C.S. Lewis’s dazzling allegory about heaven and hell – and the chasm fixed between them – is one of his most brilliantly imaginative tales, as he takes issue with the ideas in William Blake’s ‘The Marriage of Heaven and Hell’.
In a dream, the narrator boards a bus on a drizzly afternoon and embarks on an incredible voyage through Heaven and Hell. He meets a host of supernatural beings far removed from his expectations, from the disgruntled, ghostly inhabitants of Hell to the angels and souls who dwell on the plains of Heaven.
This powerful, exquisitely written fantasy is one of C.S. Lewis’s most enduring works of fiction and a profound meditation on good and evil.
‘The Great Divorce … helped me see the possibility of a really adult faith that did not avoid the toughest questions about failure and self-deception and pointed to a God absolutely and unconditionally loving and utterly, painfully, demanding in his truthfulness.’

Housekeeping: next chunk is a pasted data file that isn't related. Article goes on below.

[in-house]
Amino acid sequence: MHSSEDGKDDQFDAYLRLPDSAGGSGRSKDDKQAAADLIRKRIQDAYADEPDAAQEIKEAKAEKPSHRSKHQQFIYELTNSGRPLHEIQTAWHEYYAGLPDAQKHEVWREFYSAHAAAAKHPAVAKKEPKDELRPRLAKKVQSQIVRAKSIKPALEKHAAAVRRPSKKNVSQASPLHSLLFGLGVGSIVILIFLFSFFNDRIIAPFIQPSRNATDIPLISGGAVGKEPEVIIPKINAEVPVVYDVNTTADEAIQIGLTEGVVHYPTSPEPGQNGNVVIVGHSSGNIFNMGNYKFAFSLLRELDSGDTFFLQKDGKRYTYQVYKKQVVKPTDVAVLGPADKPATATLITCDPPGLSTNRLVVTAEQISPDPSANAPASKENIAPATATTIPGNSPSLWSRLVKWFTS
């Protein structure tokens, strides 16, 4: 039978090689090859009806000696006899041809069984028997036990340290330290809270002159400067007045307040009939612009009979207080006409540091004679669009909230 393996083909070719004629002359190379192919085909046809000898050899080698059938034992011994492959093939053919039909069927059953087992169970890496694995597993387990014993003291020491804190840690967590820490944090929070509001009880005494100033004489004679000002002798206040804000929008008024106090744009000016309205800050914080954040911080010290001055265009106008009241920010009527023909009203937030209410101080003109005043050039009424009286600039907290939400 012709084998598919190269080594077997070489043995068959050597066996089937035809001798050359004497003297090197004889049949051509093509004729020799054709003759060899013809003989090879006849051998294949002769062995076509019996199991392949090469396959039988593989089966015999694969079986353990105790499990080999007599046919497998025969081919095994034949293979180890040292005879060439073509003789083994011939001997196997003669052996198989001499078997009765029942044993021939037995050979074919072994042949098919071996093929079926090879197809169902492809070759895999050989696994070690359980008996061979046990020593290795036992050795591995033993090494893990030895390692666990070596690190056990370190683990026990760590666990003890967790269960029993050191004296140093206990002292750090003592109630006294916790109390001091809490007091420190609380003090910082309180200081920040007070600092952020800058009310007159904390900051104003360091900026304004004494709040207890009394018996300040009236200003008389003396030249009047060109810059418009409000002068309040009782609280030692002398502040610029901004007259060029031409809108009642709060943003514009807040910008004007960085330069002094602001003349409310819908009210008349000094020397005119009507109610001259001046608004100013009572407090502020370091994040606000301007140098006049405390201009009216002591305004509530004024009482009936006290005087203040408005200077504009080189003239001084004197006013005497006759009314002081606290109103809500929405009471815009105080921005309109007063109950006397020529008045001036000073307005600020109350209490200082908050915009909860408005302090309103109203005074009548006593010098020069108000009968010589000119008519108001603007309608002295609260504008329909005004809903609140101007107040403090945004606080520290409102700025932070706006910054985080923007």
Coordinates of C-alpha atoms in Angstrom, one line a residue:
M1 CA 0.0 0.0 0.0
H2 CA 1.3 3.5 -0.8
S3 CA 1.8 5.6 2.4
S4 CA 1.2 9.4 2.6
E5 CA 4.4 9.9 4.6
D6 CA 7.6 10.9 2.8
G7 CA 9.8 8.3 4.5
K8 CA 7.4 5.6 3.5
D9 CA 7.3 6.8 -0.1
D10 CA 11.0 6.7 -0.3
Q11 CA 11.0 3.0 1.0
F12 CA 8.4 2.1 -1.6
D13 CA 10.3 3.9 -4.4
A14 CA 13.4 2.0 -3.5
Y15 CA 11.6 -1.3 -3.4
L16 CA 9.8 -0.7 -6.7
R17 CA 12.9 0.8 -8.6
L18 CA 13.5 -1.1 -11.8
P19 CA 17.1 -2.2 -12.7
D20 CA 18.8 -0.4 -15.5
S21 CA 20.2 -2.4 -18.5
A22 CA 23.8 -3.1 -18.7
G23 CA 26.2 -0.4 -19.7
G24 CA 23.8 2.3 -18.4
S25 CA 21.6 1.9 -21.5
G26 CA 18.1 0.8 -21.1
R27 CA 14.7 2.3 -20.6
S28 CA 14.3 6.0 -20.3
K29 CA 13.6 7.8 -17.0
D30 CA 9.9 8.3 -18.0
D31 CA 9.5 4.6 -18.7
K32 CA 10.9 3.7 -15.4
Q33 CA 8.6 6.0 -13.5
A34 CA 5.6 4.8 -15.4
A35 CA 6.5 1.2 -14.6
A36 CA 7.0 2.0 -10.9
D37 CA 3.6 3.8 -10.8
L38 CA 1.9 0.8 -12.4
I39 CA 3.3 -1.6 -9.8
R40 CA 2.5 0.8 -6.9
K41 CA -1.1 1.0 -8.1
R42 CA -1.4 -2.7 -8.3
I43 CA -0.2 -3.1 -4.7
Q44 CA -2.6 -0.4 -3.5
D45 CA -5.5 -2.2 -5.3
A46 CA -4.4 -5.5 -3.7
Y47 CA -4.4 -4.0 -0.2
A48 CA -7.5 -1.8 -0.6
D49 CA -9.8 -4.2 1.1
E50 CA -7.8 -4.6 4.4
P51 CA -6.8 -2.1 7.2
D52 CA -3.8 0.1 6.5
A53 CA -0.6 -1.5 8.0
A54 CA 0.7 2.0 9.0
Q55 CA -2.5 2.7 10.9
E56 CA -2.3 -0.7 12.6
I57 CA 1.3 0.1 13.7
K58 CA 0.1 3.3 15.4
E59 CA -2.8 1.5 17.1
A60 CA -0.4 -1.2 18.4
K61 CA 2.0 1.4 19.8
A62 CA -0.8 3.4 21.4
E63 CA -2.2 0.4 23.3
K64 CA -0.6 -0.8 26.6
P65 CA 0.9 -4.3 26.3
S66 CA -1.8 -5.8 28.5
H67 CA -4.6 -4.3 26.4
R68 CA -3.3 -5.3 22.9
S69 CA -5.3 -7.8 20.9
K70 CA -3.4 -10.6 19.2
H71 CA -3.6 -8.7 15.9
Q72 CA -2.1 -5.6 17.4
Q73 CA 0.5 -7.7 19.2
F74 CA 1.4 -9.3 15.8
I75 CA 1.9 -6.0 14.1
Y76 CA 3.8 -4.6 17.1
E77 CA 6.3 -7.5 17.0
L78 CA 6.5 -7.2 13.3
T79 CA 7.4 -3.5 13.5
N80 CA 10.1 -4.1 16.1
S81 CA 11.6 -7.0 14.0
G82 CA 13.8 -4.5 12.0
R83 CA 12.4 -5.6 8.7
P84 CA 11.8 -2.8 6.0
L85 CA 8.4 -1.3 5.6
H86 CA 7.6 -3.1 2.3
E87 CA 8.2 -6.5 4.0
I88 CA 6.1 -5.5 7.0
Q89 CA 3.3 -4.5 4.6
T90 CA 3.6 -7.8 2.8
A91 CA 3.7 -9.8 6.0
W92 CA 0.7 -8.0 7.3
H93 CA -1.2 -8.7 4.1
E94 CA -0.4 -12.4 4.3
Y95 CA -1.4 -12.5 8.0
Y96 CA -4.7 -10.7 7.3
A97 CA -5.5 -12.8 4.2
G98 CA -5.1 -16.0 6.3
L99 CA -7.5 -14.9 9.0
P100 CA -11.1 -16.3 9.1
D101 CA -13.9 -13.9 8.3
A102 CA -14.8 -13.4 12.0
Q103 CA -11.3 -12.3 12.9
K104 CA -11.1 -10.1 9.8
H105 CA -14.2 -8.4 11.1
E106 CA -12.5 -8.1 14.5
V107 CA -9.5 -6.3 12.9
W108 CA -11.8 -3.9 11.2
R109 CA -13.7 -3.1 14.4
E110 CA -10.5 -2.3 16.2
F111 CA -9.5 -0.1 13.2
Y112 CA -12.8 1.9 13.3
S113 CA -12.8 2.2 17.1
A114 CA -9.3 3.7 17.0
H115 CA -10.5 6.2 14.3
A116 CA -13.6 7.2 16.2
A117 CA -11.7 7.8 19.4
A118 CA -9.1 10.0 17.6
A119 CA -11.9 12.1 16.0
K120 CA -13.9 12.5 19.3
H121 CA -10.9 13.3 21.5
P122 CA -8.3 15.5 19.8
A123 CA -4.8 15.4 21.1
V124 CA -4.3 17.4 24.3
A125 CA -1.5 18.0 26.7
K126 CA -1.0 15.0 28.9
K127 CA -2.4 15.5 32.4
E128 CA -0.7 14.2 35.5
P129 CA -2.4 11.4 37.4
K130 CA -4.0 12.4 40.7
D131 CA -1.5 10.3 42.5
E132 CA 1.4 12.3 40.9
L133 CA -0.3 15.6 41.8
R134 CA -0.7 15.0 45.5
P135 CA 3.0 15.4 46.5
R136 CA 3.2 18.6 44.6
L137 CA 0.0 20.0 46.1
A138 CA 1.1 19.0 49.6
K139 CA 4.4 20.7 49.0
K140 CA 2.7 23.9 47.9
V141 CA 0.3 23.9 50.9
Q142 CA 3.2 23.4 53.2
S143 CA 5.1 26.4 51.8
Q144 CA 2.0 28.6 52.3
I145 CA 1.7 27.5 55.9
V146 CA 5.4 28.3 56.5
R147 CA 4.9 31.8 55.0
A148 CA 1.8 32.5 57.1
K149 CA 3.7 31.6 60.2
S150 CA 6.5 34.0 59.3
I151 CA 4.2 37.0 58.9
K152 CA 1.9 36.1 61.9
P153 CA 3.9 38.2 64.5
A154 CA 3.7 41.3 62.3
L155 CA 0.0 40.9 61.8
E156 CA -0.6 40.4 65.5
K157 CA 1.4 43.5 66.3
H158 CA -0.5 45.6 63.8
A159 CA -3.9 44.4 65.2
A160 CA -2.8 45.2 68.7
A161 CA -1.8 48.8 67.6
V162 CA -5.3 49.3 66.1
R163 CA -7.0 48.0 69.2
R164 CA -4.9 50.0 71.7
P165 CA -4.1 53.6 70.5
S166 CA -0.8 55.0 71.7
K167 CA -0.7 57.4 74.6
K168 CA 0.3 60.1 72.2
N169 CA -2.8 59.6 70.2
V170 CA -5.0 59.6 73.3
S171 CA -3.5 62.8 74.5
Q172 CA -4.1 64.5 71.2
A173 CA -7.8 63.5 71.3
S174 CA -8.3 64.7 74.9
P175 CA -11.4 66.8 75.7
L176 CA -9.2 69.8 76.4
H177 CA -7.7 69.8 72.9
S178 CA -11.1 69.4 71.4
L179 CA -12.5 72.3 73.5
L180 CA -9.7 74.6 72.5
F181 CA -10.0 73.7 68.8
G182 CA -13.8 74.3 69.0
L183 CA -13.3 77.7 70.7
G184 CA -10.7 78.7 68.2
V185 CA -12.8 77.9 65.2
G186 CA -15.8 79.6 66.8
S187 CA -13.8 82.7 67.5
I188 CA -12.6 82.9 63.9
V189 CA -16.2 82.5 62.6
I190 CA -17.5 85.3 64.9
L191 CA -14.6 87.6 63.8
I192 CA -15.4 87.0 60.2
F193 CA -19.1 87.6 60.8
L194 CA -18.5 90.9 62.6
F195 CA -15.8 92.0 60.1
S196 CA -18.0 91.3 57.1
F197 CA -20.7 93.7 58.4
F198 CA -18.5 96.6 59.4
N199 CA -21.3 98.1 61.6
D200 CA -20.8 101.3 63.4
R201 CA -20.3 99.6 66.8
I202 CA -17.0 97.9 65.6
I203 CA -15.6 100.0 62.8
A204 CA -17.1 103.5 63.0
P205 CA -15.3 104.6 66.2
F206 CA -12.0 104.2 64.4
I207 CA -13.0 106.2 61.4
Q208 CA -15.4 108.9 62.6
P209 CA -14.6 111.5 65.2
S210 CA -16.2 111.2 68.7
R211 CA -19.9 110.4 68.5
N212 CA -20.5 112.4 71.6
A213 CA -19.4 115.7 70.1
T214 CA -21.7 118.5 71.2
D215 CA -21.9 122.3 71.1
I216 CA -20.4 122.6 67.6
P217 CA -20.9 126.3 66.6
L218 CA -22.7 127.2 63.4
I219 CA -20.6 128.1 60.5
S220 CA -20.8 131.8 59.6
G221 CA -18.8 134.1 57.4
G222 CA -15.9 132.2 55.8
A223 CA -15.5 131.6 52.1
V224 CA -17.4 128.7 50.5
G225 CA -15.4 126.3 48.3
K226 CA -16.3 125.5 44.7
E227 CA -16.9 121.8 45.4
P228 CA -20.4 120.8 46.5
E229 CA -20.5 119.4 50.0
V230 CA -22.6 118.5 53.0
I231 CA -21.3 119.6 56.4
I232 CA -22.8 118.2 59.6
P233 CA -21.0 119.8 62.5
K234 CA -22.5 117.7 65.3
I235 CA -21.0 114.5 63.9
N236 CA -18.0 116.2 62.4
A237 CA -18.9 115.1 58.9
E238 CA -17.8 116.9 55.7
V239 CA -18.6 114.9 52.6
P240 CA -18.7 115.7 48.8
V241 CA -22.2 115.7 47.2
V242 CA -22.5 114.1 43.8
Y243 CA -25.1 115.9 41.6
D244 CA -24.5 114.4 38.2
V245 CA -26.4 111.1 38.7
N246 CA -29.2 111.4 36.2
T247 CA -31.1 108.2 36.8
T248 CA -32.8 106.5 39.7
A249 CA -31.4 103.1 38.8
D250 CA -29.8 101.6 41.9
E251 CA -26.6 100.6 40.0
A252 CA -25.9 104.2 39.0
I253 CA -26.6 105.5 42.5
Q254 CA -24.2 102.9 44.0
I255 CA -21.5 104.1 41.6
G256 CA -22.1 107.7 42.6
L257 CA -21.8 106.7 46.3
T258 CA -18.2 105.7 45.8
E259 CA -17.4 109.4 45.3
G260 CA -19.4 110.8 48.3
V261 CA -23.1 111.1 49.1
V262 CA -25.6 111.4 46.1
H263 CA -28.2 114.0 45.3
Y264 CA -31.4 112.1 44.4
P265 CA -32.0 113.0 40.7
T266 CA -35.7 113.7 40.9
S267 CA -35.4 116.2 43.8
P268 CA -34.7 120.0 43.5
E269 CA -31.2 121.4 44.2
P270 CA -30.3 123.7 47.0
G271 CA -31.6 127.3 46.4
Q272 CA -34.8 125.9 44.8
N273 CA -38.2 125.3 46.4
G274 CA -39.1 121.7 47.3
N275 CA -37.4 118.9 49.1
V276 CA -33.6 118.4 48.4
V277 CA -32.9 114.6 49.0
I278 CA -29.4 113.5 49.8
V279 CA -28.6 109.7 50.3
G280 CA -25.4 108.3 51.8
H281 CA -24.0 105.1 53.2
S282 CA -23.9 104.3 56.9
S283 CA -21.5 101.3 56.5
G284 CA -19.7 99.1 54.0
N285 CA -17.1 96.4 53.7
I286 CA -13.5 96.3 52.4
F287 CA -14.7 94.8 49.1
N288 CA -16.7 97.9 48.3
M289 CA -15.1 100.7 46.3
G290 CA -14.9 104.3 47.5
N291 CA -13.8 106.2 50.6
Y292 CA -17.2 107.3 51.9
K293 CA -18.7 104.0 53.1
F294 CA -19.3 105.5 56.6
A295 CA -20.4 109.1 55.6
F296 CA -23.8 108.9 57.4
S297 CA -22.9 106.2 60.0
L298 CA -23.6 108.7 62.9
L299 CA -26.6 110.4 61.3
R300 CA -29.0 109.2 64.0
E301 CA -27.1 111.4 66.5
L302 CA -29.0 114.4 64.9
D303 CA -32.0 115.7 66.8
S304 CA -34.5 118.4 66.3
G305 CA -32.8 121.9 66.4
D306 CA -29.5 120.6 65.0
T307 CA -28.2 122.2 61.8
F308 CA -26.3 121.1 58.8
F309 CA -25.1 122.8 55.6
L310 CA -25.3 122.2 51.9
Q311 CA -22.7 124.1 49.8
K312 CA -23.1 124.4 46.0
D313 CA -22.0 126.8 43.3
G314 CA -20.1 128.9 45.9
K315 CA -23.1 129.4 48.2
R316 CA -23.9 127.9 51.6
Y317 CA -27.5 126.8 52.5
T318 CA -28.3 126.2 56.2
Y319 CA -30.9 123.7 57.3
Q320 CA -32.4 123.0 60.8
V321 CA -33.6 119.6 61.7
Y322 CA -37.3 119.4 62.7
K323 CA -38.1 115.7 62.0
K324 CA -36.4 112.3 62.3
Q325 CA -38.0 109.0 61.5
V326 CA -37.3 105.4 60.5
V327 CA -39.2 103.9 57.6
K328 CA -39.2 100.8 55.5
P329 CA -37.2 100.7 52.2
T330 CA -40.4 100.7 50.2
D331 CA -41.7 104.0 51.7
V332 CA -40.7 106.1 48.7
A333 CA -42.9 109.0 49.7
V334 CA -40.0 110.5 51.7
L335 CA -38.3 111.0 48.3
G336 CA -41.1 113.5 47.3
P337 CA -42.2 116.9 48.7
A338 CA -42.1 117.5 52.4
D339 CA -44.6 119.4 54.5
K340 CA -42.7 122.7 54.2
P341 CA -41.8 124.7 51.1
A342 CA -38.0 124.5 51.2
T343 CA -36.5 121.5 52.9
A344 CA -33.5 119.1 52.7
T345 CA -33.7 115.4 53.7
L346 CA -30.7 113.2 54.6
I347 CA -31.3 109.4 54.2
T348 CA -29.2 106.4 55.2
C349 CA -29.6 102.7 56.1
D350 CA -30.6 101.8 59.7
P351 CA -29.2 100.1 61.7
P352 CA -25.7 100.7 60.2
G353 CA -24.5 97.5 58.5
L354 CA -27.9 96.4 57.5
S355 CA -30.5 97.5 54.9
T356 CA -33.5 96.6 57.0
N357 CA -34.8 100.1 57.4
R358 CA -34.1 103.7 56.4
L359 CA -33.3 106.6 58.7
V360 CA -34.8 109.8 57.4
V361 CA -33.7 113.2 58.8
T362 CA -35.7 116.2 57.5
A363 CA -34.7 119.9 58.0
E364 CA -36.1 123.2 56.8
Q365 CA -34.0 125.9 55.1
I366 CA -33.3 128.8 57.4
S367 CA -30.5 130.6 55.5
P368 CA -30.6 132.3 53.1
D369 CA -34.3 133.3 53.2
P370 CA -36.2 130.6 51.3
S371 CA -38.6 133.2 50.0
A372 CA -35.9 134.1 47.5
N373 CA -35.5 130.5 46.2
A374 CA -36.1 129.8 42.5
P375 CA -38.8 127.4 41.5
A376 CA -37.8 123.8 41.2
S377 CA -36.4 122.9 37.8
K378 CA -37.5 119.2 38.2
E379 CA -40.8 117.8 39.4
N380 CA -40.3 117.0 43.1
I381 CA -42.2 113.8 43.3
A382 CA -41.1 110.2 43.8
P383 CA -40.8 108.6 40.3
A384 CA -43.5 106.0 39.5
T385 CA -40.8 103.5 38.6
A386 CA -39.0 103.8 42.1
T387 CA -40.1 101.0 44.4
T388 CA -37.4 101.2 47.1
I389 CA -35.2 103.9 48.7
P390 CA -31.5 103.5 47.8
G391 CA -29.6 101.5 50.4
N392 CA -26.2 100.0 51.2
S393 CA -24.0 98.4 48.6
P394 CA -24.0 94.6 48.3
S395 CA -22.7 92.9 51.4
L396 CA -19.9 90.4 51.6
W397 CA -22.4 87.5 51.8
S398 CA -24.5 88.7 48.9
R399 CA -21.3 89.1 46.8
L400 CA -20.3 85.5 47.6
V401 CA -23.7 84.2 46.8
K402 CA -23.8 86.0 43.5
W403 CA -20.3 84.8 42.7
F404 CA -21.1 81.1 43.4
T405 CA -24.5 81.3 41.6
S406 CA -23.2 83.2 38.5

‘There is attractive imagery and amusing satire… There are exciting speculations… Mr. Lewis rouses curiosity about life after death only to sharpen awareness of this world.’ The Guardian
About the author
Born in Ireland in 1898, Clive Staples Lewis gained a triple First at Oxford and was Fellow and Tutor at Magdalen College from 1925-54, where he was a contemporary of Tolkien. In 1954 he became Professor of Mediaeval and Renaissance Literature at Cambridge. C. S. Lewis was for many years an atheist, until his conversion, memorably described in his autobiography ‘Surprised by Joy’: “I gave in, and admitted that God was God … perhaps the most dejected and reluctant convert in all England.” He is celebrated for his famous series of children’s books, the Narnia Chronicles (which have been filmed and broadcast many times), as well as his literary criticism and science fiction. C. S. Lewis died on 22nd November 1963.